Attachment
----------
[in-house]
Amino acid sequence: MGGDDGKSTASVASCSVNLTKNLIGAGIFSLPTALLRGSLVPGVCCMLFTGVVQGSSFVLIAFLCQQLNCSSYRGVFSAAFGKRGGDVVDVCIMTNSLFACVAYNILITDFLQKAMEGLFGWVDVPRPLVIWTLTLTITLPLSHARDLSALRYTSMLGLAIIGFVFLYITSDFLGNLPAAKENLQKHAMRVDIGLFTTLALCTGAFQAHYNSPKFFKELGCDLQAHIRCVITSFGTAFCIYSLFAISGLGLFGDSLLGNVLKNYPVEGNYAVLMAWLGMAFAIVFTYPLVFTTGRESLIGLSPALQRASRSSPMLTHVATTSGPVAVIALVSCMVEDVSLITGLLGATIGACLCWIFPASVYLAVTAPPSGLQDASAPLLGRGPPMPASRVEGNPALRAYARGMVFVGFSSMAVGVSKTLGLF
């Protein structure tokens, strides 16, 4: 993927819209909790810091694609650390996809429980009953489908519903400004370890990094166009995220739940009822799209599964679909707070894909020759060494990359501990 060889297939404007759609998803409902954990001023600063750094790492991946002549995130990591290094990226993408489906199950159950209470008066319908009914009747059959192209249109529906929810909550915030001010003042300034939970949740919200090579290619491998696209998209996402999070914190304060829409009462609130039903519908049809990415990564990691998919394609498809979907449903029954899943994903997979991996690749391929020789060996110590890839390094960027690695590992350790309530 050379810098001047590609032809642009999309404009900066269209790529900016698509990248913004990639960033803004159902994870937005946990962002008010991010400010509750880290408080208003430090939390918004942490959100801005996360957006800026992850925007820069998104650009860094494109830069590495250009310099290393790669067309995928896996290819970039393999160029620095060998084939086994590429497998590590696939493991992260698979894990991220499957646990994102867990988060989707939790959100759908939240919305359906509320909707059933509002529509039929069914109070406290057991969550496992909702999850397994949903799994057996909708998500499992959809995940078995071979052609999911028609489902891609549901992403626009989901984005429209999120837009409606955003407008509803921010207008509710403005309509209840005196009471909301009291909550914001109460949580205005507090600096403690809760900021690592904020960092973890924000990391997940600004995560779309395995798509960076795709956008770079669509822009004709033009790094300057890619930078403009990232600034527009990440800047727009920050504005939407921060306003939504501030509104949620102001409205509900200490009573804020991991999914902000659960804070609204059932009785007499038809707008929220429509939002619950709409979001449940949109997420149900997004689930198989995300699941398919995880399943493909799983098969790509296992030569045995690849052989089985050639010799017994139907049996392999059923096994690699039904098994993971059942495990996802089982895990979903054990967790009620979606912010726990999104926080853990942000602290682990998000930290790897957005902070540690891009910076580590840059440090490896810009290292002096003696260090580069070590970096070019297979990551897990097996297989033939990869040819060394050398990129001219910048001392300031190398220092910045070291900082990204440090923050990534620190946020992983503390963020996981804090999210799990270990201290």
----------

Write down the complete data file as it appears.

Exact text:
[in-house]
Amino acid sequence: MGGDDGKSTASVASCSVNLTKNLIGAGIFSLPTALLRGSLVPGVCCMLFTGVVQGSSFVLIAFLCQQLNCSSYRGVFSAAFGKRGGDVVDVCIMTNSLFACVAYNILITDFLQKAMEGLFGWVDVPRPLVIWTLTLTITLPLSHARDLSALRYTSMLGLAIIGFVFLYITSDFLGNLPAAKENLQKHAMRVDIGLFTTLALCTGAFQAHYNSPKFFKELGCDLQAHIRCVITSFGTAFCIYSLFAISGLGLFGDSLLGNVLKNYPVEGNYAVLMAWLGMAFAIVFTYPLVFTTGRESLIGLSPALQRASRSSPMLTHVATTSGPVAVIALVSCMVEDVSLITGLLGATIGACLCWIFPASVYLAVTAPPSGLQDASAPLLGRGPPMPASRVEGNPALRAYARGMVFVGFSSMAVGVSKTLGLF
């Protein structure tokens, strides 16, 4: 993927819209909790810091694609650390996809429980009953489908519903400004370890990094166009995220739940009822799209599964679909707070894909020759060494990359501990 060889297939404007759609998803409902954990001023600063750094790492991946002549995130990591290094990226993408489906199950159950209470008066319908009914009747059959192209249109529906929810909550915030001010003042300034939970949740919200090579290619491998696209998209996402999070914190304060829409009462609130039903519908049809990415990564990691998919394609498809979907449903029954899943994903997979991996690749391929020789060996110590890839390094960027690695590992350790309530 050379810098001047590609032809642009999309404009900066269209790529900016698509990248913004990639960033803004159902994870937005946990962002008010991010400010509750880290408080208003430090939390918004942490959100801005996360957006800026992850925007820069998104650009860094494109830069590495250009310099290393790669067309995928896996290819970039393999160029620095060998084939086994590429497998590590696939493991992260698979894990991220499957646990994102867990988060989707939790959100759908939240919305359906509320909707059933509002529509039929069914109070406290057991969550496992909702999850397994949903799994057996909708998500499992959809995940078995071979052609999911028609489902891609549901992403626009989901984005429209999120837009409606955003407008509803921010207008509710403005309509209840005196009471909301009291909550914001109460949580205005507090600096403690809760900021690592904020960092973890924000990391997940600004995560779309395995798509960076795709956008770079669509822009004709033009790094300057890619930078403009990232600034527009990440800047727009920050504005939407921060306003939504501030509104949620102001409205509900200490009573804020991991999914902000659960804070609204059932009785007499038809707008929220429509939002619950709409979001449940949109997420149900997004689930198989995300699941398919995880399943493909799983098969790509296992030569045995690849052989089985050639010799017994139907049996392999059923096994690699039904098994993971059942495990996802089982895990979903054990967790009620979606912010726990999104926080853990942000602290682990998000930290790897957005902070540690891009910076580590840059440090490896810009290292002096003696260090580069070590970096070019297979990551897990097996297989033939990869040819060394050398990129001219910048001392300031190398220092910045070291900082990204440090923050990534620190946020992983503390963020996981804090999210799990270990201290």